Fighting crime, finding tokens, helping people, and completing storyline-related tasks will earn you Hero Points. These can be traded in at the Upgrade Stores throughout the city for new techniques, aerial tricks, combos, or improvements, enabling you to experiment with Spidey’s webs and superstrength. Every time you pass one of the main game’s fifteen chapters, new upgrades will be added to the store, letting you constantly evolve Spidey’s approach to combat. Most of these new moves are of the combination variety, or provide a devastating counterhit if you attack after a successful dodge, but each one provides a good visual. You can hang an unconscious thug from a lamppost or yank someone across the street into your fist, just as in the comics.

It’s only when you start to progress through the game’s story mode that Spider-Man 2’s flaws begin to assert themselves. The plot of the movie is mostly intact here, featuring the botched fusion experiment that gives rise to the villainous Dr. Octopus, but Doc Ock himself only puts in an appearance after Chapter Ten. For the nine chapters before that, you’ll be slugging it out with some of Spidey’s classic villains, who’ve been redesigned to be more in line with the films’ look: Rhino, Mysterio, and the Shocker. You’ll also get to meet the Black Cat, a thief and burglar from the comics who’s only barely avoided being in the movies, and partner up with her for some of the tougher fights.

The advantage to the game’s story missions is that they’re usually very different from anything you’ll just run into in the city. After a vicious boss fight or an arduous platforming sequence, a simple mugger is a nice change of pace, even if you’ve already fought a few hundred of them.

As you get towards the end of Spider-Man 2’s story, you’ll probably notice that certain flaws keep popping up. There are a couple of missions that are made sort of artificially difficult by strange gaps in Spidey’s moveset; for instance, you can’t climb walls or sprint along them when you’re carrying someone, so a rescue mission in Chapter Nine is made a lot harder than it has to be. Spidey also can’t swim for some reason, which seems really odd.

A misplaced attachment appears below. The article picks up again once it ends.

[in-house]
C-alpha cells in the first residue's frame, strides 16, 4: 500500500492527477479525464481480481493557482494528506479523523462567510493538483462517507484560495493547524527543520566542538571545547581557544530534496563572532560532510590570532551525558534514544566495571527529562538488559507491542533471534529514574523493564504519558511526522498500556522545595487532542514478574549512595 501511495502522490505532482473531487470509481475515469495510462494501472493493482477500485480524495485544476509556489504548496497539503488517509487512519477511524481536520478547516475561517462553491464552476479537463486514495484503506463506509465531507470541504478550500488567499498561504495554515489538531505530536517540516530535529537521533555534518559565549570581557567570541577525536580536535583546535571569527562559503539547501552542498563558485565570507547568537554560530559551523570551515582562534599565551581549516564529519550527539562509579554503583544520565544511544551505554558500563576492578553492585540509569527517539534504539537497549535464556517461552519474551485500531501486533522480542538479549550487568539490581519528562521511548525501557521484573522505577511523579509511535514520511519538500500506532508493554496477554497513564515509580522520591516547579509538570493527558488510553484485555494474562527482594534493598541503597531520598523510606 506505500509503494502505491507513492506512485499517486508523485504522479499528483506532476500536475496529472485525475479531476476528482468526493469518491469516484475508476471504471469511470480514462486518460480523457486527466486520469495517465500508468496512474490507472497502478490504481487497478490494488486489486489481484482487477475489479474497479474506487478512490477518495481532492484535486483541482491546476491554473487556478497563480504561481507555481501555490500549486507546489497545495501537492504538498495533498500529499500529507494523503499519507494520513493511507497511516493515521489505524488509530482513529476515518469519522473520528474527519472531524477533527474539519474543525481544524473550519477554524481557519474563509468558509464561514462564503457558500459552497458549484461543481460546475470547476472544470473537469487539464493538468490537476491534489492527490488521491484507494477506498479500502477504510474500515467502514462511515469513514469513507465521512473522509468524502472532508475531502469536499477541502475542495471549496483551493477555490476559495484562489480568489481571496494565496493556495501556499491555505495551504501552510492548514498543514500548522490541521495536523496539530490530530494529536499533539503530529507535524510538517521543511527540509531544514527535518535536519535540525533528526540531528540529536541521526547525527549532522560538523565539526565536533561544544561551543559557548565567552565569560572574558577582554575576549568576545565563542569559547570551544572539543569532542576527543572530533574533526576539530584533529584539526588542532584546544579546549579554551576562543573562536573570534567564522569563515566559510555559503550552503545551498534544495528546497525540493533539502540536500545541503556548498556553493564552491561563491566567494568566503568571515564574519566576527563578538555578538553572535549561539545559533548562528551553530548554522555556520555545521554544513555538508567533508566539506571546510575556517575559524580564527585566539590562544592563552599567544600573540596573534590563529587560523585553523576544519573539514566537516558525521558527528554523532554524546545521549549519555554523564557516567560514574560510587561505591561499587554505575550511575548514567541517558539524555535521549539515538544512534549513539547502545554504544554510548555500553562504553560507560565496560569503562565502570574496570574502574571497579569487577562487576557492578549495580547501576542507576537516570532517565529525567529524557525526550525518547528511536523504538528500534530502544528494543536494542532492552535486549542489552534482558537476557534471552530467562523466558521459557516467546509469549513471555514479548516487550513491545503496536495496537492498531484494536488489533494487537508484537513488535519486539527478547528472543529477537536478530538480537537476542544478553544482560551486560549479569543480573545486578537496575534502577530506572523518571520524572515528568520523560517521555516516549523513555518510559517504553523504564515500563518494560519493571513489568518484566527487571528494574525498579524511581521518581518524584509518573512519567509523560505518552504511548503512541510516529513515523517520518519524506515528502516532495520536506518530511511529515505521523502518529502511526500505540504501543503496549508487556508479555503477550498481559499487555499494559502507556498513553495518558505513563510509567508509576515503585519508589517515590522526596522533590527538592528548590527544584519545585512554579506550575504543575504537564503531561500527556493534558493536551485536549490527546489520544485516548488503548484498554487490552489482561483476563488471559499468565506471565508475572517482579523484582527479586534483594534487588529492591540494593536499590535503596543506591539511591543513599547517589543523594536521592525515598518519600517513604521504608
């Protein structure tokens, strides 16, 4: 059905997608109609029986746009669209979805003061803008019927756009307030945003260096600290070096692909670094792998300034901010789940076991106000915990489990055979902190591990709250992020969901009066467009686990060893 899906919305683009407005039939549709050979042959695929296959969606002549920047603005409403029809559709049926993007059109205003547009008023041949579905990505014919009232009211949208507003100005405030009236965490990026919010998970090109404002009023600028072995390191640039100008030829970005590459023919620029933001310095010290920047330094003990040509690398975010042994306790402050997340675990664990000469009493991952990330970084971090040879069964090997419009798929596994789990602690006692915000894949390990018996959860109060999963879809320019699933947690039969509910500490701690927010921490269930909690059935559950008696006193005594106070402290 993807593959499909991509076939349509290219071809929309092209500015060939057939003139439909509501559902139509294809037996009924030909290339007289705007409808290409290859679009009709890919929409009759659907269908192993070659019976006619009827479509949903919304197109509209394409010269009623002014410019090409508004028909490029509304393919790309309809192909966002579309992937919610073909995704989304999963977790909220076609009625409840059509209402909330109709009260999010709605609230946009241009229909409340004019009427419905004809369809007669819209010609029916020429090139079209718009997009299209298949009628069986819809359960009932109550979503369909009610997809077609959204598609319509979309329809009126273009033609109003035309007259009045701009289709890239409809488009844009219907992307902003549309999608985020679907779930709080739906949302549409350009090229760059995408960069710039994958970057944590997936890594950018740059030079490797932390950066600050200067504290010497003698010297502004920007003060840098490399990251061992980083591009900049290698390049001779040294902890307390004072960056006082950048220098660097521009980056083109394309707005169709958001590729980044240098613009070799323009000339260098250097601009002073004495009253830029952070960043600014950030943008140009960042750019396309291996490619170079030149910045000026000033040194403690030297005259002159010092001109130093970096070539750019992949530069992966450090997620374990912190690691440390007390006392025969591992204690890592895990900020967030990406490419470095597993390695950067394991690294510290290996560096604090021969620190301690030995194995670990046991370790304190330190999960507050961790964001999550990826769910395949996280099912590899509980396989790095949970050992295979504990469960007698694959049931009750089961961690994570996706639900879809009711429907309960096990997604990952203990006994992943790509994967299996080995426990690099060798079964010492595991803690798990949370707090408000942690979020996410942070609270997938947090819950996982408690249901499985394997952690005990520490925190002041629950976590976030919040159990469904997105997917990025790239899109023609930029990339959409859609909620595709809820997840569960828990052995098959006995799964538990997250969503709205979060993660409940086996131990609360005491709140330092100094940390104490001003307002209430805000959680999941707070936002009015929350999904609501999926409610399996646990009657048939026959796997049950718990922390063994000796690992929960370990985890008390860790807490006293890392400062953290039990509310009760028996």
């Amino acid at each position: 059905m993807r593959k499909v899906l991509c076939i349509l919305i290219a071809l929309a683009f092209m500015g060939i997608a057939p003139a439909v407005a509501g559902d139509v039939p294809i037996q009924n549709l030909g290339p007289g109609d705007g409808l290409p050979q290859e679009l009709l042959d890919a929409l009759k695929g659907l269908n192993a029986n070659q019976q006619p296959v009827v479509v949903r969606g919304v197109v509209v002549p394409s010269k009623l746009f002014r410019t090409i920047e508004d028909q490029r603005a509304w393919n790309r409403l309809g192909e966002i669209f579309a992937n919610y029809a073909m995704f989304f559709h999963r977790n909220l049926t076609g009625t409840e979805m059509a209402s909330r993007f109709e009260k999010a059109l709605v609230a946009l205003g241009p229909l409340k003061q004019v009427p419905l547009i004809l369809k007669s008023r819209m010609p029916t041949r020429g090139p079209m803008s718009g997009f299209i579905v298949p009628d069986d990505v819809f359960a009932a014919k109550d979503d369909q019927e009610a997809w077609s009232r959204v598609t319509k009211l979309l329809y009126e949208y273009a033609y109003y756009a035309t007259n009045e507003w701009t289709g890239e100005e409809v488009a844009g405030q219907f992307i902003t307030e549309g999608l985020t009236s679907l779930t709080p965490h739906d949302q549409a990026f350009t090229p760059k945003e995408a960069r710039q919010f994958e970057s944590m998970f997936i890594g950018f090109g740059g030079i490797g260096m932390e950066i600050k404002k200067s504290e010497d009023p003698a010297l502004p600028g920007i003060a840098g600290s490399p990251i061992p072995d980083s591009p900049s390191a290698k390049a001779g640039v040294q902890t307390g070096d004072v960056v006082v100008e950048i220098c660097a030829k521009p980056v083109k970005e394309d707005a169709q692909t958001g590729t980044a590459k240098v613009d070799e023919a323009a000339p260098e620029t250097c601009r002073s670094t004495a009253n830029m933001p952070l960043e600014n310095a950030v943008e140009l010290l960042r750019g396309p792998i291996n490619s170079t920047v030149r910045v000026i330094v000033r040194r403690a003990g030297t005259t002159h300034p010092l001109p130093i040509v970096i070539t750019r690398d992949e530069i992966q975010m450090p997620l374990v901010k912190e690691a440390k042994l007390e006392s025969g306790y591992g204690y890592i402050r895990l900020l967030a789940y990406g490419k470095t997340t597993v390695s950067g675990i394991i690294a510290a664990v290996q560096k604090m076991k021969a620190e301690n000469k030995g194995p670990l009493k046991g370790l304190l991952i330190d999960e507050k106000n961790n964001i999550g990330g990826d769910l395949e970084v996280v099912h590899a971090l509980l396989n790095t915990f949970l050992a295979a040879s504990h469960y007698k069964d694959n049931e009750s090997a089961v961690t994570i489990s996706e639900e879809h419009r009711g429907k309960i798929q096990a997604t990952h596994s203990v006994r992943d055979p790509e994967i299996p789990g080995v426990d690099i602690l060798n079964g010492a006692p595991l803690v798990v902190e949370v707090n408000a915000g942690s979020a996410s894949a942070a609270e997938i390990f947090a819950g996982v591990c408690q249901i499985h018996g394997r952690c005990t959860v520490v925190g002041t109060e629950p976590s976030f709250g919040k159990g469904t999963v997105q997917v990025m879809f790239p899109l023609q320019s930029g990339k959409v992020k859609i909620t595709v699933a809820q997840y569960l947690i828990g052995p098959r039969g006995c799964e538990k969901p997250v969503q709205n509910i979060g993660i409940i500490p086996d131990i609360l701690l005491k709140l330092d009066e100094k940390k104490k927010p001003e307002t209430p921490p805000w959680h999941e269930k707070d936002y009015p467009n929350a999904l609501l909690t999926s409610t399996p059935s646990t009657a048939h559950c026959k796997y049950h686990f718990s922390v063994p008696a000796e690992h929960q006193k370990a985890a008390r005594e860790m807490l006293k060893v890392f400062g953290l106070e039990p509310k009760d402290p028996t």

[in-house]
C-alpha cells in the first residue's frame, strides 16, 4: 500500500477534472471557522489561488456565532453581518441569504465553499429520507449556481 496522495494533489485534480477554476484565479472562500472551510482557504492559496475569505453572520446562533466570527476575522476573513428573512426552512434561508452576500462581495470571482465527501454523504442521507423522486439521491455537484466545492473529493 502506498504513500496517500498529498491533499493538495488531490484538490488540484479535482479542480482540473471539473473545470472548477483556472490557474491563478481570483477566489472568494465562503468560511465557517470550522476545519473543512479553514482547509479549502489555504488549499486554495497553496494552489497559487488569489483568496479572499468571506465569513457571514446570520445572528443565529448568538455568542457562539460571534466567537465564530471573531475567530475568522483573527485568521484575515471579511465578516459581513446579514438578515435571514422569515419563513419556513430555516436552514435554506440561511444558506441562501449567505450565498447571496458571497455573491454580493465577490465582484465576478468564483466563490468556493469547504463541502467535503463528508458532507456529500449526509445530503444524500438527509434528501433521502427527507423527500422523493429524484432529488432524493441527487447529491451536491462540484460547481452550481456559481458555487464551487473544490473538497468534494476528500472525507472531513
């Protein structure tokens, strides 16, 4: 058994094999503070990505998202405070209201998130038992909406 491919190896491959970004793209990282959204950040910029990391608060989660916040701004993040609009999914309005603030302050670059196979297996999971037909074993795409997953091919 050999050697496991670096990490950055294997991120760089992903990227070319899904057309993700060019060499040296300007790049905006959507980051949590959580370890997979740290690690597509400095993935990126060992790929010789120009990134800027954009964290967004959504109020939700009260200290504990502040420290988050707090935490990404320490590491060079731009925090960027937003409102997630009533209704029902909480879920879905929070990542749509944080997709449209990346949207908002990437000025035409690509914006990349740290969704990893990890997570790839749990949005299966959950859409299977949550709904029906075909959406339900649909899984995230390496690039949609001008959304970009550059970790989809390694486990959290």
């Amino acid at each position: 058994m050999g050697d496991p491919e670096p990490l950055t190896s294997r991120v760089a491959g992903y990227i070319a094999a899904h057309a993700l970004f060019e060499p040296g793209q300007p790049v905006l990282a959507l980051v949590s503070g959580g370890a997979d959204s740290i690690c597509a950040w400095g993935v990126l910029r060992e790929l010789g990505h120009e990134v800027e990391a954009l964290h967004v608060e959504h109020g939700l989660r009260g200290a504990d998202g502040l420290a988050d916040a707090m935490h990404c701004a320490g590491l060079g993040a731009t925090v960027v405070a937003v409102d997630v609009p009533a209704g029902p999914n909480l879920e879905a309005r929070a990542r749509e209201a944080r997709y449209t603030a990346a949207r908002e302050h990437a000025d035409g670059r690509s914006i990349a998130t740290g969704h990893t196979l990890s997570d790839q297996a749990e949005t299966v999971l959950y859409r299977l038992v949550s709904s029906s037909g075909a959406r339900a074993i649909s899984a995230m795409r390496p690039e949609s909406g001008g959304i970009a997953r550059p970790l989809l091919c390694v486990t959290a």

A couple of the hardest challenges don’t make any sense, either. Doc Ock’s containment field randomly generates bolts of plasma that can only be dodged with your spider-sense, even if they don’t come anywhere near you and you’re on the other side of a wall. Shocker’s best attack is a large explosive force dome which is nearly impossible to dodge. Doc Ock himself can be almost impossible to beat, as he belongs squarely to the tradition of video game bosses who have to let you win; if he grabs you, it’s possible for him to kill you in one long string of hits, without affording you the opportunity to counterattack or escape.

The most frustrating part of Spider-Man 2 comes in Chapter Nine, when you have to destroy one of Mysterio’s gadgets that’s hovering above the Statue of Liberty. To do so, you have to swing out to the edge of the gadget and destroy a series of orbs that power its defense system, but it’s nearly impossible to generate enough momentum to reach an orb. Instead, you have to get somewhere near one of them and exploit what looks like a glitch in Spidey’s autotarget system, where he’ll change direction in midair and fly over to an available enemy. As far as I can tell, if that bug wasn’t there, you couldn’t actually get past Chapter Nine.

Spider-Man 2 has a great engine, and it’s easily the best superhero game ever. I’d love to see the same approach taken for other superheroes; it’d be great to see Daredevil prowling the alleys of this New York, or Iron Man flying above it. You’ll have hours of fun swinging around the city. The real problem is that the further you get in the story mode, the less fun Spider-Man 2 becomes.

 

Score : 8.8/10